Steve Borthwick vowed to use England’s heartbreaking World Cup semi-final exit at the hands of South Africa to sow a seed for future success.
Borthwick’s unfancied side led by nine points in the final quarter and were on the cusp of a famous win until Handre Pollard’s late penalty condemned them to an agonising 16-15 defeat.
Many of England’s players collapsed to their knees following a colossal, but ultimately unsuccessful, effort against the reigning champions on a sodden evening in Paris.
While head coach Borthwick was similarly crestfallen by the dramatic late twist at Stade de France, he was proud of the efforts of his team and upbeat about what lies ahead.
“We came here with a plan to win the game and we fell a little bit short, not far short but a little bit short, so we’re desperately disappointed,” he said.
“I think we all truly believed we could do it, we were going to do it, and we came very close to doing so.
“In adversity, in these tough times, there’s usually some seed of it there that will grow and be something brilliant in the future.
“Right now it’s too early for me to find that seed but we’ll make sure we find it.
“We’ll make sure that we take some of what we find tonight, some of what we’ve gone through tonight, we’ll make sure we grab that and we’ll make sure it makes us stronger in the future.”
Captain Owen Farrell produced an outstanding performance, kicking all of his side’s points, including a superb drop goal.
His efforts looked to be sufficient for victory but RG Snyman barged over for the only try of the match in the 70th minute to set up a grandstand finish.
Man-of-the-match Pollard, who booted the Springboks to victory over England in the 2019 final, nailed the tricky conversion and then landed a monster penalty two minutes from time to inflict more anguish on the opposition.
“The players should be incredibly proud of what they’ve done and continue to do as they represent England rugby,” continued Borthwick.
“I know I’ll have at home a couple of young boys who are going to be bitterly disappointed and I’m sure there are lots of people that are proud but also gutted back in England, I’m sure there are millions of people like that.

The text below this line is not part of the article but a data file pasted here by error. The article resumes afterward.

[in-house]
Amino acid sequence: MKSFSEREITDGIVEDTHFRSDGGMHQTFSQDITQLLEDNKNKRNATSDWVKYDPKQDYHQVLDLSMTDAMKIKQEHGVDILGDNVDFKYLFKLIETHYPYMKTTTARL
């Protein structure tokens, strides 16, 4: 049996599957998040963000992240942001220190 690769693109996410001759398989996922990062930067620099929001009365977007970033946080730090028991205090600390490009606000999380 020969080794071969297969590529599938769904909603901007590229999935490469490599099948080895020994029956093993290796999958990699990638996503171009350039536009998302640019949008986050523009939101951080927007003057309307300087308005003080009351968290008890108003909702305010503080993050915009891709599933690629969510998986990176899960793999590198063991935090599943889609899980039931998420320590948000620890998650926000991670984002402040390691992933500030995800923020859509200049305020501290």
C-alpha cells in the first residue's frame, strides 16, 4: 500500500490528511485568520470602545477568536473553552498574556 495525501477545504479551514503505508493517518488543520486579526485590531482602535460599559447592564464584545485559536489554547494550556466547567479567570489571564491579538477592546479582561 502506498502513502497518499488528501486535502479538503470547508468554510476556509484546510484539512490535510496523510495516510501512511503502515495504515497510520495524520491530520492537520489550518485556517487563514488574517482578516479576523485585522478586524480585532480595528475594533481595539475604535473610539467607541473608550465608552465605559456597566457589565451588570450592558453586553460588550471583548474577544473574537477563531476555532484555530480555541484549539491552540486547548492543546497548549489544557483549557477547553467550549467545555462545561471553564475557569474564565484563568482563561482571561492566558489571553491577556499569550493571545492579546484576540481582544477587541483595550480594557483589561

“I care about these players, I care about these supporters, and I care about English rugby.
“What I see is a group of guys who are doing as much as they possibly can to set an example, to build a team, to have supporters proud of them.
“They’re led by this man next to me (Farrell), who I think has been and continues to be a phenomenal player and an incredible leader of this team.”
New Zealand await South Africa in next weekend’s final.
Springboks head coach Jacques Nienaber praised his team’s fighting spirit.
“I pay a lot of credit to England,” he said. “They were outstanding on the night.
“They had a very good tactical plan and they put us under pressure. We will have to improve because it took us some time to get to grips with it.
“But the strength of this team is that even if we’re not playing well we find a way to get the result.
“It took 80 minutes to get a foothold in the game. The team refused to give up and fought until the end.”
Springboks captain Siya Kolisi was convinced fly-half Pollard, who came on for Manie Libbok with only half an hour gone, would land the decisive penalty from just inside England’s half.
“I had no doubt at all,” he said. “He’s done it for us before.
“England are a world-class team and completely different to a year ago. They had an amazing game plan which we took too long to adapt to.
“These things happen but we dug deep to get the victory. Other teams wouldn’t be able to get the win from this. I’m not going to say it was ugly, we did what was needed.”